According to the Bank of Finland’s interim forecast published today, the Finnish economy is still in recession. The elevated levels of prices and interest rates are curbing private consumption and investment. Residential construction is particularly weak. Exports have also decreased. Employment has nevertheless remained robust in relation to the economic conditions, and inflation has also slowed substantially.

The interim forecast indicates a decrease of 0.5% in Finland’s gross domestic product (GDP) in 2024. The economy will begin to bounce back towards the end of the year, and the recovery will be even a little faster than projected in the Bank of Finland’s December 2023 forecast. Finland’s GDP is expected to grow by 1.7% in 2025, and by slightly less, 1.5%, in 2026.

“Although the economy’s performance has been weaker than forecast, the future outlook remains unchanged. The recession has already reached its lowest point, and we expect growth to be rekindled this year as household purchasing power strengthens and we start to see a return of general confidence in the economy,” says Bank of Finland Head of Forecasting Meri Obstbaum.

Inflation will slow significantly and the employment rate will dip

The employment situation has remained robust in relation to conditions in the economy, as businesses have commonly resorted to temporary layoffs instead of redundancies. A short time lag will occur before the effects of the recession are felt in the labour market, and this year we will see the employment rate among 20–64-year-olds falling to 77.2%. The number of people in employment will begin to grow in 2025, when cyclical conditions improve, but in both 2025 and 2026 the employment rate will not rise above its pre-recession level.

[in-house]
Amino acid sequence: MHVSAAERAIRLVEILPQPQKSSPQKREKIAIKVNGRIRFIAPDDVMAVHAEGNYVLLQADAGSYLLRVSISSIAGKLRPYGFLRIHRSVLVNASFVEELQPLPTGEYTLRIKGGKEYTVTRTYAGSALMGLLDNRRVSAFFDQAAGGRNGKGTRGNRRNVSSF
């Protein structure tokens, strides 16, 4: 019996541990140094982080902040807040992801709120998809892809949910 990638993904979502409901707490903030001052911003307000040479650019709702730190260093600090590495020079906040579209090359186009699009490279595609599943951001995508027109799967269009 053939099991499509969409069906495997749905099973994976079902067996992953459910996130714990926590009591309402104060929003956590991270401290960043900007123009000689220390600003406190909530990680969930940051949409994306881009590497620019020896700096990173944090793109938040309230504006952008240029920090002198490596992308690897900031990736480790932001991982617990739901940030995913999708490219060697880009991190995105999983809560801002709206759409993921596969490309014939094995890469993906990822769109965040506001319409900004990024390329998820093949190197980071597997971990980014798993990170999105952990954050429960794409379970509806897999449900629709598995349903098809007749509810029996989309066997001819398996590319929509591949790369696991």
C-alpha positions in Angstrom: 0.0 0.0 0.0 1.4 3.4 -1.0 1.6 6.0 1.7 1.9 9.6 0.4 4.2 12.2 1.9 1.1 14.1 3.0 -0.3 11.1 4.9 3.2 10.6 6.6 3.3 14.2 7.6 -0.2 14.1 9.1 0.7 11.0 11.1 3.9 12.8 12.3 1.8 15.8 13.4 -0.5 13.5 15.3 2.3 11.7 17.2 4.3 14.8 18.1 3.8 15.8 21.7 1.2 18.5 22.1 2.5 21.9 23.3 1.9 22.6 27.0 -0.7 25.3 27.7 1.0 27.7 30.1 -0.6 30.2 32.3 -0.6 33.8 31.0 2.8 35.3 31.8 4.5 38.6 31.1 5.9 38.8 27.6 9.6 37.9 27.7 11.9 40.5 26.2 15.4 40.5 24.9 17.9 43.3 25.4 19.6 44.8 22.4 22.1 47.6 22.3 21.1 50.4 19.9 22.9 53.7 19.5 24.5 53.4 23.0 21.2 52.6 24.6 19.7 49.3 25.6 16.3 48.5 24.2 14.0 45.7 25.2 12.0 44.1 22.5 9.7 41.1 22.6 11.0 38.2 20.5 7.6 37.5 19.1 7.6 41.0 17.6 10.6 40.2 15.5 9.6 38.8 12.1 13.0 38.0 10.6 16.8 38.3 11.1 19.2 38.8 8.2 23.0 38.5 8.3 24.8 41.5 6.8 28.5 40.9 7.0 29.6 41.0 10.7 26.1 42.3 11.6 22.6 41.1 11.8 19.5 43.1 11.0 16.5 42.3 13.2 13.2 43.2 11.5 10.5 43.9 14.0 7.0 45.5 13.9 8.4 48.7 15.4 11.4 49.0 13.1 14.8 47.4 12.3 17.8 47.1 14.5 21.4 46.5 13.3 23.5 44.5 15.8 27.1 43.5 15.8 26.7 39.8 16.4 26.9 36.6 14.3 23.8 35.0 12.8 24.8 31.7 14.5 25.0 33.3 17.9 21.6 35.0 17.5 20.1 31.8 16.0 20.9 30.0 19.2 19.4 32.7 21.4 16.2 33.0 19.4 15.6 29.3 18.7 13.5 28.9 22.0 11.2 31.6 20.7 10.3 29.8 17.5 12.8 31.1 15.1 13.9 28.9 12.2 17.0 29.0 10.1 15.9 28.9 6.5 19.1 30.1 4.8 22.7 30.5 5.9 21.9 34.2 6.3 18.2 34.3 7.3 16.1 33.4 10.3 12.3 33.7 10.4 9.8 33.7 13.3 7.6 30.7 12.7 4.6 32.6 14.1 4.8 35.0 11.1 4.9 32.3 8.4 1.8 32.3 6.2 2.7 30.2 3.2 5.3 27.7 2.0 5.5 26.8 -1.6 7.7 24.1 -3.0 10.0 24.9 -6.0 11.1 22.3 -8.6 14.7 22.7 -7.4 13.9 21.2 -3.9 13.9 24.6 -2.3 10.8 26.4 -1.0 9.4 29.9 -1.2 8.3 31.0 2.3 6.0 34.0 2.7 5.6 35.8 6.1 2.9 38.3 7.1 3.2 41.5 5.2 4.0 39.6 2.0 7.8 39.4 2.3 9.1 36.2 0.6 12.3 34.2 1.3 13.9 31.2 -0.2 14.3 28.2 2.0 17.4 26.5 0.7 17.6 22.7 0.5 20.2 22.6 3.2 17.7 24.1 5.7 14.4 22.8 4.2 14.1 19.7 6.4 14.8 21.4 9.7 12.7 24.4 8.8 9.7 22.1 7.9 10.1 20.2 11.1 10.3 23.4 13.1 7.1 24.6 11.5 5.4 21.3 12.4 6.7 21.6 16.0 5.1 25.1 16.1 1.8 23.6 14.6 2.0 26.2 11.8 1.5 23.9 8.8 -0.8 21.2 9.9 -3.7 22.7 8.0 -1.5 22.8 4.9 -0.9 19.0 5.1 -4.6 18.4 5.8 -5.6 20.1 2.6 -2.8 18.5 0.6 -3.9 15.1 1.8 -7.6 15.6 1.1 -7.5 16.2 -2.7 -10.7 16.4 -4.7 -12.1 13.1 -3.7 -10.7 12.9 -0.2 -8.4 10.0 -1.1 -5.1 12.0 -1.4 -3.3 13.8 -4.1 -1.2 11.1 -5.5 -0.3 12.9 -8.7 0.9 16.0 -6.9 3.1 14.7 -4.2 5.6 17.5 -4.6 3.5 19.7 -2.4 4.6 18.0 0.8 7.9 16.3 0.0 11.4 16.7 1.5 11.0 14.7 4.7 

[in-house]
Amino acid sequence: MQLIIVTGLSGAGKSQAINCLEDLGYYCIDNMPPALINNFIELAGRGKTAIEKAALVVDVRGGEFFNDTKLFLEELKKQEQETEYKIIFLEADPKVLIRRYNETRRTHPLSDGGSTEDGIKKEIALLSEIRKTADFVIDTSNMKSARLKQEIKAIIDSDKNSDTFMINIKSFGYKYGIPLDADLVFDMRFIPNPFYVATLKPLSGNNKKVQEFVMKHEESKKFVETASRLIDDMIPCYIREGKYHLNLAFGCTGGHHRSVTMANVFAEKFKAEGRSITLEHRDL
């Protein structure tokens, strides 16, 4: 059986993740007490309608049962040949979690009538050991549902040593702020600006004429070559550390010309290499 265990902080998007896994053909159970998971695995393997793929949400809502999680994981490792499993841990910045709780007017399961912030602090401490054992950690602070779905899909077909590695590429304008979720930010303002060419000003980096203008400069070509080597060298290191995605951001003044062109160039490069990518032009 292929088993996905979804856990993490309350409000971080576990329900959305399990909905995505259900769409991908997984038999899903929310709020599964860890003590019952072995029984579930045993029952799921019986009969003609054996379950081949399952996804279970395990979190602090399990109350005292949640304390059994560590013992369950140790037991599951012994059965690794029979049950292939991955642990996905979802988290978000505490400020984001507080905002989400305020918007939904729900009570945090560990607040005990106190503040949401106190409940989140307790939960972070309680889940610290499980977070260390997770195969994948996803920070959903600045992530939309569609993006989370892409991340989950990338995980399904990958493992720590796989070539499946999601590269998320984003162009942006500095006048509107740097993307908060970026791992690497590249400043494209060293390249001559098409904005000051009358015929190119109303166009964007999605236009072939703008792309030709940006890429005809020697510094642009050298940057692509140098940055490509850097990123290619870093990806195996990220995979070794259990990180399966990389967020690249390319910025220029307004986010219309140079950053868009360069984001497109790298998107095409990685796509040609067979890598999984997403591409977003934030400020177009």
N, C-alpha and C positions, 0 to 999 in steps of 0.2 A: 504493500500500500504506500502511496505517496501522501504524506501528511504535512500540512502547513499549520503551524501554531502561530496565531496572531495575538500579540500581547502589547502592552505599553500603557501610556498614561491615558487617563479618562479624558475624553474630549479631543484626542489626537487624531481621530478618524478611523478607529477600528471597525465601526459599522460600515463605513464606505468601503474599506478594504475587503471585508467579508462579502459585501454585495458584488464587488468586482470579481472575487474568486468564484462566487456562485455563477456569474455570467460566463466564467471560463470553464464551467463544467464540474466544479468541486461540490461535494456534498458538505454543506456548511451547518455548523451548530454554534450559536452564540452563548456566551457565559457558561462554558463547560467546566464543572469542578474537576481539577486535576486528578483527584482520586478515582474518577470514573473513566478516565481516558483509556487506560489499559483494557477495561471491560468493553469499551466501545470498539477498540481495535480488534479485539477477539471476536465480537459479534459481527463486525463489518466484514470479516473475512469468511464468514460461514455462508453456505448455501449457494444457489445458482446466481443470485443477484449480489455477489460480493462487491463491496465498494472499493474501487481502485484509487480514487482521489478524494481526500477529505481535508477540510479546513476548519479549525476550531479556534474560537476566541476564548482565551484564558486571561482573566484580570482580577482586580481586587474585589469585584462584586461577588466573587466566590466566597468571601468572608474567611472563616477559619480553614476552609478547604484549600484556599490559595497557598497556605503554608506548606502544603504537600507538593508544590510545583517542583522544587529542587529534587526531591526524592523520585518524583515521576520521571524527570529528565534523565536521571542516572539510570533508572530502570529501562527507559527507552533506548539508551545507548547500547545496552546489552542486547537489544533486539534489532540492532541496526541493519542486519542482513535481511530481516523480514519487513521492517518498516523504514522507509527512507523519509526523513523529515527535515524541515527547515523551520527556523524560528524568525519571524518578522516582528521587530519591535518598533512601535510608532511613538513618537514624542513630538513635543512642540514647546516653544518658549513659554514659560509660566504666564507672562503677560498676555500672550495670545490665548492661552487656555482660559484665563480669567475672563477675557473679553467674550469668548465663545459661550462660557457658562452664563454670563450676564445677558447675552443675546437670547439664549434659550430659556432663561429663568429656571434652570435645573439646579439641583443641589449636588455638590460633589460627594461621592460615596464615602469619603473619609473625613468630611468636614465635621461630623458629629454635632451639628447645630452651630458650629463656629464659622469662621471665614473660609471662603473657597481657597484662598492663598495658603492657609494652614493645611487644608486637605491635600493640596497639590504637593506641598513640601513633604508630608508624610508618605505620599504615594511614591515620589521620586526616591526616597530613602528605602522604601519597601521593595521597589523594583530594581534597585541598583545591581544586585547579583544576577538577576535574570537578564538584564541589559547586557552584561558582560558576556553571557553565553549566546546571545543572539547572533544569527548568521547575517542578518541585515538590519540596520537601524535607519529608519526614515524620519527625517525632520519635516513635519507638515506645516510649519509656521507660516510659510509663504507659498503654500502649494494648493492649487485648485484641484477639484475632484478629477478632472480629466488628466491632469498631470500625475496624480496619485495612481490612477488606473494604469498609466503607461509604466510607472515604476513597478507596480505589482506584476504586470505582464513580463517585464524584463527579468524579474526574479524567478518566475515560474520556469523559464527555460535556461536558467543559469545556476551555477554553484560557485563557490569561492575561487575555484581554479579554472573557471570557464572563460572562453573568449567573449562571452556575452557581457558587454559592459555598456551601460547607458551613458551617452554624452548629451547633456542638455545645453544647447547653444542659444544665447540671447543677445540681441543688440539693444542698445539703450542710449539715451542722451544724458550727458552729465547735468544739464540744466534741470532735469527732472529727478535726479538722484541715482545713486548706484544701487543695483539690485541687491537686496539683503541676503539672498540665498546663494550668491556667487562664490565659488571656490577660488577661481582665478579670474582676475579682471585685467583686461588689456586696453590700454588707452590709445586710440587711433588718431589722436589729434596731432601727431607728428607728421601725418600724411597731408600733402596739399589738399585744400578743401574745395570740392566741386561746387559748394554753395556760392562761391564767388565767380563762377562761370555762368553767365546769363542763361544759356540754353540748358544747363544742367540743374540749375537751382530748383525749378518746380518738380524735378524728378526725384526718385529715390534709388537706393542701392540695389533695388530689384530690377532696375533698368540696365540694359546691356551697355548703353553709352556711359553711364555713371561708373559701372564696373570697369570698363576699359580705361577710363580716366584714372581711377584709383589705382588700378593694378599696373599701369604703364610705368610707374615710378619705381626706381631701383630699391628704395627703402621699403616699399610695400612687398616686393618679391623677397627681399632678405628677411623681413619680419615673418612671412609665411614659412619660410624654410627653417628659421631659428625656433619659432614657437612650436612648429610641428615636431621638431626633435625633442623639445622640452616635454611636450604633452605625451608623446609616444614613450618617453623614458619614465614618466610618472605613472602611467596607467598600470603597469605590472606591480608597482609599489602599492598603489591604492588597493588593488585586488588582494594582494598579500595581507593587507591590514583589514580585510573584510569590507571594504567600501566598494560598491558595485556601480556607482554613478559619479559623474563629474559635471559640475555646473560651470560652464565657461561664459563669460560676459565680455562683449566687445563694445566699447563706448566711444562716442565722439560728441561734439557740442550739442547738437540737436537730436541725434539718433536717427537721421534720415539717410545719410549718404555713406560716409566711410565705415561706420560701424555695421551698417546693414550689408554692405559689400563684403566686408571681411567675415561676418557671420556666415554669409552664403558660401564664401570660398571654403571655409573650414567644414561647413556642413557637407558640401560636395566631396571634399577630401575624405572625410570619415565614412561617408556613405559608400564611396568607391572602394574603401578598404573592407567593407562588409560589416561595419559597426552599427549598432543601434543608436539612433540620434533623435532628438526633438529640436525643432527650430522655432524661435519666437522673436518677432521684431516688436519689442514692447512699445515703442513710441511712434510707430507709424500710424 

The fall in inflation has improved consumers’ purchasing power, with employees’ real earnings seeing a year-on-year increase in 2023. Inflation will decline further during 2024, to below 1%, but will increase slightly in 2025. Inflation will mainly be driven by a rise in services prices.

Forecast risks on the downside

The risks surrounding the forecast are predominantly on the downside. Geopolitical tensions have not subsided, and the impact of these might further weaken economic growth. Euro area inflation could prove to be more persistent than anticipated, and any delay in cutting interest rates would prolong the recession. The biggest domestic risks concern the outlook in the housing market. Protracted difficulties in residential construction could impact employment more than anticipated. A continuation of industrial action would elevate the uncertainty in the forecast, as the extent and effects of such action are hard to estimate.

Bank of Finland’s interim forecast, March 2024 (in Finnish)

Further information:

Meri Obstbaum, Head of Forecasting, +358 9 1832363